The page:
Torvalds: How to Keep Linux Kernel on Course

    Date10 Aug 2005
    6095
    Posted ByBrittany Day
    The rapid pace of Linux development appeared to hit a roadblock last year with the industry's decision to forestall development of the Linux 2.7 kernel. Linux vendors and developers wondered if tweaking a single, stable 2.6 kernel could work in practice. According to open-source insiders, the move to create separate kernel trees for technology testing and bug fixes, which are then incorporated into the stable kernel when ready, has been a huge success, pleasing both kernel developers and the vendors who distribute the open-source operating system.

    "I'm certainly pleased, and judging from the reactions we had at the Linux Kernel Summit in Ottawa a few weeks ago, most everybody else is too," Linus Torvalds, the founder of the Linux operating system, told eWEEK.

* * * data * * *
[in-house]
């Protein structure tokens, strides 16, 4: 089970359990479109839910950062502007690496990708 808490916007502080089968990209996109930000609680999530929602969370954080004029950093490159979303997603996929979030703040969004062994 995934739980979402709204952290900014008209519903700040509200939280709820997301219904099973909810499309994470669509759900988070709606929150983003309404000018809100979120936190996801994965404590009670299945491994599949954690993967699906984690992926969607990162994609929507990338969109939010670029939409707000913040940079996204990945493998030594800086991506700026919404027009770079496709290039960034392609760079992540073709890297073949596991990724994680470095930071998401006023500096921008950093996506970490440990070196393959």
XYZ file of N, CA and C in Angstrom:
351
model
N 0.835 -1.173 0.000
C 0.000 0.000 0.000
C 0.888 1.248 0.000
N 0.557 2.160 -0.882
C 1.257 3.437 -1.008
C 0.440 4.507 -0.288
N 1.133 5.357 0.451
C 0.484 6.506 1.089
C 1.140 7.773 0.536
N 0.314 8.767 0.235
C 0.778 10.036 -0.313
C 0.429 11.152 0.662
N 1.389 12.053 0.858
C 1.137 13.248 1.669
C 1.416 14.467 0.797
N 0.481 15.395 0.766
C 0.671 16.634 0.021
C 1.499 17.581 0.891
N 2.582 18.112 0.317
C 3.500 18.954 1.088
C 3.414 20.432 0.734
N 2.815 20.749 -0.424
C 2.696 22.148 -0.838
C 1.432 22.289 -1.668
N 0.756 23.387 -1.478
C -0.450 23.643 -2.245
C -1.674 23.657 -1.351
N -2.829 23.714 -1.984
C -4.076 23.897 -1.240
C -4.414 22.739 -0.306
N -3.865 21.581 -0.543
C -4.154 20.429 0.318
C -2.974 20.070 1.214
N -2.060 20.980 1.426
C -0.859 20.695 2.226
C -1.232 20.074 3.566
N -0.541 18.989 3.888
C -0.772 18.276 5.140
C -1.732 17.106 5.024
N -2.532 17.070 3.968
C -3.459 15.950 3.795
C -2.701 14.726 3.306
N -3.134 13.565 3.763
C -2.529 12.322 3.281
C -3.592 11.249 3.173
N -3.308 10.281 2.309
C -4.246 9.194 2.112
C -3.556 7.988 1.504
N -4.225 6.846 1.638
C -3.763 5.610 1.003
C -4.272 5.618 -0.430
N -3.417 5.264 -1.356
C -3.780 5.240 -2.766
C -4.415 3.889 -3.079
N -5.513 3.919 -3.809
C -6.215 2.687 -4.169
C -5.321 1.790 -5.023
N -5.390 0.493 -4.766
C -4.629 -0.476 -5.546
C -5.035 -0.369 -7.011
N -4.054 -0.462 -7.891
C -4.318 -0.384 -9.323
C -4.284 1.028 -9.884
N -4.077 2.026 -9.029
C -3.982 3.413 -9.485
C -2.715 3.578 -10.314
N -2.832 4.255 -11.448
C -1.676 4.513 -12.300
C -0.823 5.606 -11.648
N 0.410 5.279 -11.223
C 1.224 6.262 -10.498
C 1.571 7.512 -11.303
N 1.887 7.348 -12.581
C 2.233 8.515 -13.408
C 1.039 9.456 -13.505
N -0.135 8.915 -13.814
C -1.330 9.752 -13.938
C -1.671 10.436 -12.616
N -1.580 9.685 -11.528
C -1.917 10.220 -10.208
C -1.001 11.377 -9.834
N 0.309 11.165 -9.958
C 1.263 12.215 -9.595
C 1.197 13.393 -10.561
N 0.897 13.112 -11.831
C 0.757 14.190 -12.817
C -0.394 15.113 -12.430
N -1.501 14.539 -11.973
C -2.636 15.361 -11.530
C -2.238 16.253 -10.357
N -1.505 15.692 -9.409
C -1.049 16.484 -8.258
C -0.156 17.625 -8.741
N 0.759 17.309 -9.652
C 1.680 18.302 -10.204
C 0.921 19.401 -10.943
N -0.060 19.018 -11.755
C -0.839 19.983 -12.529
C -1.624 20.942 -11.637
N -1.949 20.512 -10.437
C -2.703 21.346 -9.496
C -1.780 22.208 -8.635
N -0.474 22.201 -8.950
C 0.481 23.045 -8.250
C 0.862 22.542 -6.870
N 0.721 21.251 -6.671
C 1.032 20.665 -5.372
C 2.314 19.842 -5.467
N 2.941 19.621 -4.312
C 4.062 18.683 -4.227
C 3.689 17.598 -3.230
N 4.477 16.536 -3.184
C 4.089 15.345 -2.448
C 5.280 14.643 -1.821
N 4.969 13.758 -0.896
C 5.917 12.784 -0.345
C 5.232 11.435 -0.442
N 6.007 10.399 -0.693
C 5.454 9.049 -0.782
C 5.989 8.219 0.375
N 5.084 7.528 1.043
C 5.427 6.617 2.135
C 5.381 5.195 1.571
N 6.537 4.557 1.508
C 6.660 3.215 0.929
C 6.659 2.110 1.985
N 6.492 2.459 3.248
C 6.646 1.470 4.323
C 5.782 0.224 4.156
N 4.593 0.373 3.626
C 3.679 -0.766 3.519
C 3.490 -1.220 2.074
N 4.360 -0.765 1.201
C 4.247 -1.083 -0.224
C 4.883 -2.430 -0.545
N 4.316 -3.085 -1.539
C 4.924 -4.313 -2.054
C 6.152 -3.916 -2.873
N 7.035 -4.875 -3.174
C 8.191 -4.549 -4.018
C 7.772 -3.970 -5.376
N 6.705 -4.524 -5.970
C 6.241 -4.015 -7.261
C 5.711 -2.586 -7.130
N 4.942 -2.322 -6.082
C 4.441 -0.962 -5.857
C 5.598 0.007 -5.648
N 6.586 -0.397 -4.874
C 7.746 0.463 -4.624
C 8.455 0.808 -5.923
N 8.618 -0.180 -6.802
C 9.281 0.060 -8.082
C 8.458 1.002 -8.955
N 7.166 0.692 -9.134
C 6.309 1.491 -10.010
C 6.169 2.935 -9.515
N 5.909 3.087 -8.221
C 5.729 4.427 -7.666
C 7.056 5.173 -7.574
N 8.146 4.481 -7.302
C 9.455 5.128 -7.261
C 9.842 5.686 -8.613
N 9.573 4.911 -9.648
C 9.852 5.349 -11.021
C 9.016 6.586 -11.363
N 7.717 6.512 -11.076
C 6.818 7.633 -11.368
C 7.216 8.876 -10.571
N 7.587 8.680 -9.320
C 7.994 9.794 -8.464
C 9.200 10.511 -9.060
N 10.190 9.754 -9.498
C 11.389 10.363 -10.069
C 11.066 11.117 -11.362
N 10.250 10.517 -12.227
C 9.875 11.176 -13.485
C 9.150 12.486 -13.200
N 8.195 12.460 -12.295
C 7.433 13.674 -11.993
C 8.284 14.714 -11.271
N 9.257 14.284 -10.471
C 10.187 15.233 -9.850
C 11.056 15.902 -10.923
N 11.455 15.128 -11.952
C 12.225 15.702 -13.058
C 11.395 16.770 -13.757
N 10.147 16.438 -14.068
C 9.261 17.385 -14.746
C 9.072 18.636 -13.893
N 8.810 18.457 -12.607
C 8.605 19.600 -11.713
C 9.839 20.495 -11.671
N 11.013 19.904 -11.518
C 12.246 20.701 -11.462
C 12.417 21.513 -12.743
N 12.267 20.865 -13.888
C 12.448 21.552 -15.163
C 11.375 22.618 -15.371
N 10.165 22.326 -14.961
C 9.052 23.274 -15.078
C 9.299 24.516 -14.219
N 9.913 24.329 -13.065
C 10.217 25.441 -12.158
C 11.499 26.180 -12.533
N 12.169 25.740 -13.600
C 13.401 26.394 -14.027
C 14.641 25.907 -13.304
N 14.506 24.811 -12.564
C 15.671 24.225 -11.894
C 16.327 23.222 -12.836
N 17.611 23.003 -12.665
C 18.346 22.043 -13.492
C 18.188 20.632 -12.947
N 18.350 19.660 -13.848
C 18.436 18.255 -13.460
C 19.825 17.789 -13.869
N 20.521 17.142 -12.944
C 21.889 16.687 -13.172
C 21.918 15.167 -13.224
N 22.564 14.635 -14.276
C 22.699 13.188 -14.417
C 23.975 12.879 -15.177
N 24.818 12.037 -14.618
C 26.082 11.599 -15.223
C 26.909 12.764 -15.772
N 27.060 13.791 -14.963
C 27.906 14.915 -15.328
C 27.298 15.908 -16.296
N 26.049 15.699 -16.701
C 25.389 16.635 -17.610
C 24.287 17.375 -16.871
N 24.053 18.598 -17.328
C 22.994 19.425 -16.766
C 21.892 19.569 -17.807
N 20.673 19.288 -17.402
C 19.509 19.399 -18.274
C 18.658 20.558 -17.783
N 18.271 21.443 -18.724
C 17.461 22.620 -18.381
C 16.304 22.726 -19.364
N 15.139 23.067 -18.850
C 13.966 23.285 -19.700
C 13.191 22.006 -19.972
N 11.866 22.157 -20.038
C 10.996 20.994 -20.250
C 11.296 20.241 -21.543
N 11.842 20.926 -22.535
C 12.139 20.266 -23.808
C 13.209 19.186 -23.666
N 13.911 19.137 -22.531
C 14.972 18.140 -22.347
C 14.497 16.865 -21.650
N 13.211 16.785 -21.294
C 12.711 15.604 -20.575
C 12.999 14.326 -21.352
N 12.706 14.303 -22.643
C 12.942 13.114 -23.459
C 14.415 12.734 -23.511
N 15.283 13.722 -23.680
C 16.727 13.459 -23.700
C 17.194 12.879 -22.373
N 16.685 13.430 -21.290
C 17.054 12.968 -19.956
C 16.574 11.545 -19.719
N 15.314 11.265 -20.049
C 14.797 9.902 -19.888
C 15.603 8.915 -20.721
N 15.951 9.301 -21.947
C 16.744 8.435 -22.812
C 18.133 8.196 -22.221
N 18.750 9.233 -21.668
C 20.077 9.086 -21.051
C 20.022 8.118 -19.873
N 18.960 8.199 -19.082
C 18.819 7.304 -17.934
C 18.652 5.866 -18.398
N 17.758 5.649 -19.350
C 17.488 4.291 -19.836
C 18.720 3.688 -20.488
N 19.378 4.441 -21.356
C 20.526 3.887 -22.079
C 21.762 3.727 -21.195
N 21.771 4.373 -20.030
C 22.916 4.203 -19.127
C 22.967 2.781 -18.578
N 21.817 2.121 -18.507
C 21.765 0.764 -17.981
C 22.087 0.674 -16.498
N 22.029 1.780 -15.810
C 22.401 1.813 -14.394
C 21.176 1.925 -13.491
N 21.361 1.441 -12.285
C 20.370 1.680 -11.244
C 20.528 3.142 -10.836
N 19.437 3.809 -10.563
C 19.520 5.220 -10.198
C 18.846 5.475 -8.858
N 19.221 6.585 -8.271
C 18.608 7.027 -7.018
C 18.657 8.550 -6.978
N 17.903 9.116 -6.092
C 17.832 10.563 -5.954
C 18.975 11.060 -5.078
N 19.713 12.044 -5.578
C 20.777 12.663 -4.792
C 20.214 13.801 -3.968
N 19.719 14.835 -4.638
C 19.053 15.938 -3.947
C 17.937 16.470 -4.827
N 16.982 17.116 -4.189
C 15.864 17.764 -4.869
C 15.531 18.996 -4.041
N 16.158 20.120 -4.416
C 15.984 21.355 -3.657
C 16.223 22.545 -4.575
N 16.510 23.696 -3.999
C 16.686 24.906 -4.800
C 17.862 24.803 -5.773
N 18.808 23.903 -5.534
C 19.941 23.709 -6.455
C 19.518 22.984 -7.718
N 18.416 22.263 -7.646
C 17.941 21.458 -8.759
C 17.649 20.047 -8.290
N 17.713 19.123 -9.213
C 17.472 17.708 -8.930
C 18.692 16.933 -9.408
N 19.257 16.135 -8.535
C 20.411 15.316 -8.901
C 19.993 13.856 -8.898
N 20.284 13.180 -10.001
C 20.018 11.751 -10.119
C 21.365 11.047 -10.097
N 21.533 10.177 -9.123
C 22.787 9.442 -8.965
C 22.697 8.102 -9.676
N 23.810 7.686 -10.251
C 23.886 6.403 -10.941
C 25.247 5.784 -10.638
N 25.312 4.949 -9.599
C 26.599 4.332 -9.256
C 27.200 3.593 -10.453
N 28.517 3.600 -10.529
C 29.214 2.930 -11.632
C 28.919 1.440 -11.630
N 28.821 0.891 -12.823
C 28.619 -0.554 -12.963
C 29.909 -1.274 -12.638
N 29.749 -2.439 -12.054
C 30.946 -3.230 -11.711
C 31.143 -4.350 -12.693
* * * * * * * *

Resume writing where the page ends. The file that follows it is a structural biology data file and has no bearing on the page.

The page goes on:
The biggest advantage of staying with 2.6.x was that developers do not have two different trees between which they need to port patches, which makes them happy, he said.

    Linux vendors tend to like the move, because the upgrades are more gradual, rather than the huge, and potentially painful, jumps of the past.

    This shift started at the 2004 Linux Kernel Summit with the decision to no longer have a separate kernel development tree, but to keep adding new features, technologies and patches to the existing 2.6 stable tree, Greg Kroah-Hartman, a Linux kernel developer with Novell, told attendees at the annual O'Reilly Open Source Convention last week.

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